Half the summer’s gone, and not a line of code. I’m perfectly fine with that; I haven’t coded since late May and it’s been a nice break.
So I’m going to work on the next big thing for two or three hours a day, and keep the tasks and goals small, the code clean and documented, and see where it takes me.
I have the luxury of time right now. But most of my day will be spent either outside around the lake, or reading, or researching grant proposals for Lancaster Community Gardens, which is my full-time work for the rest of the month, and a great application of my time.
Working in real-world communities over the past 6 months has really sharpened my perspective about online communities, and they both continue to fascinate me. Watching the relationships evolve in both has been really fulfilling in itself, especially the ones that directly involve me.
On Wednesday I had meetings with two people I met through AVC.com and dinner with another, and on Thursday had a dinner with someone from the gardens.
Much more is communicated in person at the gardens than online at the blog; facial expressions, gestures, proximity, chuckles, random conversations organized around nothing in particular except the occasional project.
But the online connection can lead to the offline connection, right? Yet rarely have I met someone online, then met them offline and been in nearly as free an environment as has developed in the gardens. And that’s what it is–an environment.
You can really get a sense for a person’s character and personality simply by observing; do they show up, do they step up to help on projects, are they just in it for their own plot or do they work the community plots, do they help others, do they carry water for others, or fix the hole in the fence, show up early and stay late, or just tend their plot and head home, do they volunteer ideas or just offer complaints.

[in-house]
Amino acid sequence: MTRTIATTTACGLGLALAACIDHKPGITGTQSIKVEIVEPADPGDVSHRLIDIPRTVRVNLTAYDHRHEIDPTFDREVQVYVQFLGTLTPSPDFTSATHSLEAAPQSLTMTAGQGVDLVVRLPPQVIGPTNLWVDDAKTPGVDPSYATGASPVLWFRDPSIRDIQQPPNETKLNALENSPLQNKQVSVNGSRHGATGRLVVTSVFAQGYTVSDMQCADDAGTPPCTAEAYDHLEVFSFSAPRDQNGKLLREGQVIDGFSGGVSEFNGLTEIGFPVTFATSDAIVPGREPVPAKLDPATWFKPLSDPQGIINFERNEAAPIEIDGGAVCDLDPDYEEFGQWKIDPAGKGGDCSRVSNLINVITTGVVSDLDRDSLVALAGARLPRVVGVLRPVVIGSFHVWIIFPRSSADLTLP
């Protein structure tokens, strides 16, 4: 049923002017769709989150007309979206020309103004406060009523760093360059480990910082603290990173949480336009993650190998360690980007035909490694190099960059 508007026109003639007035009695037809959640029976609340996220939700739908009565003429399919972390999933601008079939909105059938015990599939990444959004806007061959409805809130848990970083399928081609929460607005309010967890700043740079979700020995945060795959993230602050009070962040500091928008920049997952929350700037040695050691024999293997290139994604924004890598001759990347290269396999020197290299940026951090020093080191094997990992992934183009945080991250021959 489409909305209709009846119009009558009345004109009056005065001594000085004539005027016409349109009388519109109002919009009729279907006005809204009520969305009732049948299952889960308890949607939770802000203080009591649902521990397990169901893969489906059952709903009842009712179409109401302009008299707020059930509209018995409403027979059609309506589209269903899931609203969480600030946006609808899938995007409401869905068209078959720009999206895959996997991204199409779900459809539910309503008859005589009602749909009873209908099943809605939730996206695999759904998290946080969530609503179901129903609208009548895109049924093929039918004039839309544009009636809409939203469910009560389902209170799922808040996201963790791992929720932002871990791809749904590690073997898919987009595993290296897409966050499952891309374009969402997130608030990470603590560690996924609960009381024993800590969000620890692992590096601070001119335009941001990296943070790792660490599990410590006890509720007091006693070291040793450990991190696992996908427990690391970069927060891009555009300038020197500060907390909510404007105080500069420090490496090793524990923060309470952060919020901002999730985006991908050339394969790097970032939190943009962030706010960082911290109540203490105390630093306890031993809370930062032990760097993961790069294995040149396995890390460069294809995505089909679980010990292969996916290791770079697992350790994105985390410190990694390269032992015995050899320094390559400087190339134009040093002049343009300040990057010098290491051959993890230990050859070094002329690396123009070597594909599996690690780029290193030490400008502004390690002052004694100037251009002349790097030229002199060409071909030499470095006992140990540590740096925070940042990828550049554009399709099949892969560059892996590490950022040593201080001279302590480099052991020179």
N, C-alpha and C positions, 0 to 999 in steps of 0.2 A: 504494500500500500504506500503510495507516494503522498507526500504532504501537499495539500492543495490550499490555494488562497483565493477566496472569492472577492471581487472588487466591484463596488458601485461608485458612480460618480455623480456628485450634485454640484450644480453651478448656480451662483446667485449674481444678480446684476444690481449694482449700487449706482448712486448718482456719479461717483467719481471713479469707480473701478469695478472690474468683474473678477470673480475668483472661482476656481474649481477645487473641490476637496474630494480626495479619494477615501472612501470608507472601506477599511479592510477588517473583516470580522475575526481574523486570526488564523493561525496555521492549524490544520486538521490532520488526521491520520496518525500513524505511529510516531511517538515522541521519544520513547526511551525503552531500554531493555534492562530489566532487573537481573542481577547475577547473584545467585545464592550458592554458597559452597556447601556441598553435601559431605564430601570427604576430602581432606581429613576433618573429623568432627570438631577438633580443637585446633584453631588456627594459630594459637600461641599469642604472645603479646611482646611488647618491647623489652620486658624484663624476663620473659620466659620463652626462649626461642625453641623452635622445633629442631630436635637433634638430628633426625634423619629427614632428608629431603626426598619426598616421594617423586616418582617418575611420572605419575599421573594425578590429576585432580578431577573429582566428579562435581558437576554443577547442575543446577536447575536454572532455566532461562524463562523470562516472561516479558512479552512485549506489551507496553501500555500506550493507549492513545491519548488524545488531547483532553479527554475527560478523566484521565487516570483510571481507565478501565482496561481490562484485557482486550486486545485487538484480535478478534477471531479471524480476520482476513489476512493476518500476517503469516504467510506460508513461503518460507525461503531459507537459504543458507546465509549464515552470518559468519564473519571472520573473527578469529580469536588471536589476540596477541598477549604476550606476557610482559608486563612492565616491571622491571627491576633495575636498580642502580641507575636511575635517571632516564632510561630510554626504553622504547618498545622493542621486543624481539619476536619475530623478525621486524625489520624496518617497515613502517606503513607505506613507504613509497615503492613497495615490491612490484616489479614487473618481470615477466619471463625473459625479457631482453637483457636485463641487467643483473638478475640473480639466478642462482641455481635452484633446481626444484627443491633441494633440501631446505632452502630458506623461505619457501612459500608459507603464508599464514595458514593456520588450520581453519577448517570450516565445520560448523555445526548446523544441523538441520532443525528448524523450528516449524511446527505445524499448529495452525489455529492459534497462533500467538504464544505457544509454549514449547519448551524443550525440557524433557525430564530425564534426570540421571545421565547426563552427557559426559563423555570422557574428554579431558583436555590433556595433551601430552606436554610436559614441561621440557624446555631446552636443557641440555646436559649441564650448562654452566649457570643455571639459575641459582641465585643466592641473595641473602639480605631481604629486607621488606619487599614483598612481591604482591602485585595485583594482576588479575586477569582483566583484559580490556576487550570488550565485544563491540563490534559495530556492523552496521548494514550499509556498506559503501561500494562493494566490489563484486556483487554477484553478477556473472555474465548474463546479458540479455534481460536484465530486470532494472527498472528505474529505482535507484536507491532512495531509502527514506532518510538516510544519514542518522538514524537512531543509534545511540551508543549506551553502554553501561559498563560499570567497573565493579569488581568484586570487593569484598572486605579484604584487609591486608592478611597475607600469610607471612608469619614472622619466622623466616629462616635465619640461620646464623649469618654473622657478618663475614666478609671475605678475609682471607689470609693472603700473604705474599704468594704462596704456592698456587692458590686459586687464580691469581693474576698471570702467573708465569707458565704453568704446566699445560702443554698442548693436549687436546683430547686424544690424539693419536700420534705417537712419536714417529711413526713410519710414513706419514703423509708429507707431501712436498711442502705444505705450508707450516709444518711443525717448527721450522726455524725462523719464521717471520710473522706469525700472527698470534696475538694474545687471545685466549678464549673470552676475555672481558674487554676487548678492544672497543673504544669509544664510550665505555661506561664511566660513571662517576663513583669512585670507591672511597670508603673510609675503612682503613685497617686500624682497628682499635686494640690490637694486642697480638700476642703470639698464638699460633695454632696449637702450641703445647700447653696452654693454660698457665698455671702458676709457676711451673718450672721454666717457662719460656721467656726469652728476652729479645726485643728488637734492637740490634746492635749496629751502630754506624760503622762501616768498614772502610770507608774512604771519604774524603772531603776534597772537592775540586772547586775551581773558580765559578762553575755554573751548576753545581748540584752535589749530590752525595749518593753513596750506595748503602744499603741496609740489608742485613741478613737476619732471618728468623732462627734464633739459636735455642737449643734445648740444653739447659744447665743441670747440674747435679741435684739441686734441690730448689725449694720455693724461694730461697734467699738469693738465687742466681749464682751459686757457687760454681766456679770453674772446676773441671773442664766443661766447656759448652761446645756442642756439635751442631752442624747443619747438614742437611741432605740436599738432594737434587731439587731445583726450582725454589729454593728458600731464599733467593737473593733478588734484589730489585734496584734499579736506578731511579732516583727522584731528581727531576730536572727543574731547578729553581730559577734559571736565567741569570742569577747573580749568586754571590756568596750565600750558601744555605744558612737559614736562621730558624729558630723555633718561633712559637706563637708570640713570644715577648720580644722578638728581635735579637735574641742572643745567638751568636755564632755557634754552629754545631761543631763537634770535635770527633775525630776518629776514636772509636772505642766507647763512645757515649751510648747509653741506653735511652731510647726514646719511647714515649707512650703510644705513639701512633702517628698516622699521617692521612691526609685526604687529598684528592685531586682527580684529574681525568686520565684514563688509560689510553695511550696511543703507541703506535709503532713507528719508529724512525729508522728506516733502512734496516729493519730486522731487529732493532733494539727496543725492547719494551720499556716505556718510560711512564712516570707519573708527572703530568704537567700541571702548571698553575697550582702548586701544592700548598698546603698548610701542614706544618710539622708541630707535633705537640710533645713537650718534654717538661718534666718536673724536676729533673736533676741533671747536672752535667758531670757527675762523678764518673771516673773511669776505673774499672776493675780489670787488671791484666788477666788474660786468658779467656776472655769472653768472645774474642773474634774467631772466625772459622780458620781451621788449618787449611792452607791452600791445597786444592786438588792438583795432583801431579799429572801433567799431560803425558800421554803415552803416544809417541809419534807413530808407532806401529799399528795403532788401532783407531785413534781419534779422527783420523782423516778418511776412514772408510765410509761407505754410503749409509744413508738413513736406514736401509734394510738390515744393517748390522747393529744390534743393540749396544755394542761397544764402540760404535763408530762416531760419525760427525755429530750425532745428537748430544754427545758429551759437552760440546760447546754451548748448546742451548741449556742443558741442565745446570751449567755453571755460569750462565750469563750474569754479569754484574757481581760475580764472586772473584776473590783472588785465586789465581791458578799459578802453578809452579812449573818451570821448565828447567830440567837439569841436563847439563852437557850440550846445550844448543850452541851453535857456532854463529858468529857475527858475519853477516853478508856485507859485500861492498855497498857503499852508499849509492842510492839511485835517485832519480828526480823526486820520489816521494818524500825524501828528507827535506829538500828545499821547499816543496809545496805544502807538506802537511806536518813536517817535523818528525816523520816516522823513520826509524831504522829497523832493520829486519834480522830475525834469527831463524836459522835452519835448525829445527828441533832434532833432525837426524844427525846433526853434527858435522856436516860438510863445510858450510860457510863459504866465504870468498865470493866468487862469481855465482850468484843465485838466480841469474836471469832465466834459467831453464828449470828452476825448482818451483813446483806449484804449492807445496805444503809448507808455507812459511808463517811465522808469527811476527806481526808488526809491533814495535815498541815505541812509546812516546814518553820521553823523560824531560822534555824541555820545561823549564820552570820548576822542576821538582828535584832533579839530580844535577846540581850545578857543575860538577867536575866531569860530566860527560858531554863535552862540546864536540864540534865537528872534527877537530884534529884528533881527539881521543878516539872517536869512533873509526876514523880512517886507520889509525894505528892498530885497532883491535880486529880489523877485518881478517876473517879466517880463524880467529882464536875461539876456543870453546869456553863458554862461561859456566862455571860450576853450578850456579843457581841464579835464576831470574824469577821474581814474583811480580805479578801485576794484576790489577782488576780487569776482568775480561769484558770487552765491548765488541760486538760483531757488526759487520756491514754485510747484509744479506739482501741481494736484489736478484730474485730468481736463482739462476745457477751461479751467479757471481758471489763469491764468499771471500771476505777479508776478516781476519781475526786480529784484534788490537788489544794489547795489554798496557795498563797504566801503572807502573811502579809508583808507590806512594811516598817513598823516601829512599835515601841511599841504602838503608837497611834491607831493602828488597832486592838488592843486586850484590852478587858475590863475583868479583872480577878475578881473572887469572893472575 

|potluck dinner @ LCG|
Over time you can get some of the same sense about people in the online community; are they helpful or do they just leave a comment; are they self-promotional or really responding to the topic; do they answer questions or ask them; do they react with conflict and bullying, or do they accommodate other views?
I can’t say that any online community has impacted me nearly as much as the community gardens. Or changed how I see myself in the world, or how I take each day. Maybe it’s part of some broader personal transformation, but it’s somewhat difficult to see whether the garden project is a cause or an effect. I’m thinking it’s both.
The lessons aren’t complete by any means; I’ll need time to experience more, learn more, and maybe develop some conclusions. One conclusion I hope I don’t develop is this: that we should try to improve online communities such that we spend more time there.
Online communities should be like Meetup–facilitating offline connection as much as possible as the primary goal. Yes, you can argue that proximity matters, and that you’ll meet people online that you will never see in person. Got that. But we live in real physical time and space with others–that’s our primary life. I hope.
I’d like to conclude the opposite–that we should spend as little time online as possible, and as much as possible in real-world communities, with open hearts and minds, strengthening each of our communities through the quality and number of connections and interactions among us.
This week the first of my tomatoes–my only likely crop this summer–will start to ripen (the slacker approach to gardening doesn’t quite work for more sensitive plants) .
I’ll clear the weeds of my second bed and prep it for a late planting of something, while listening to my neighbor humming and randomly talking about growing, and watching the fireflies rise as the sun sets.
If I had to choose between online and offline…well, it’s not even close.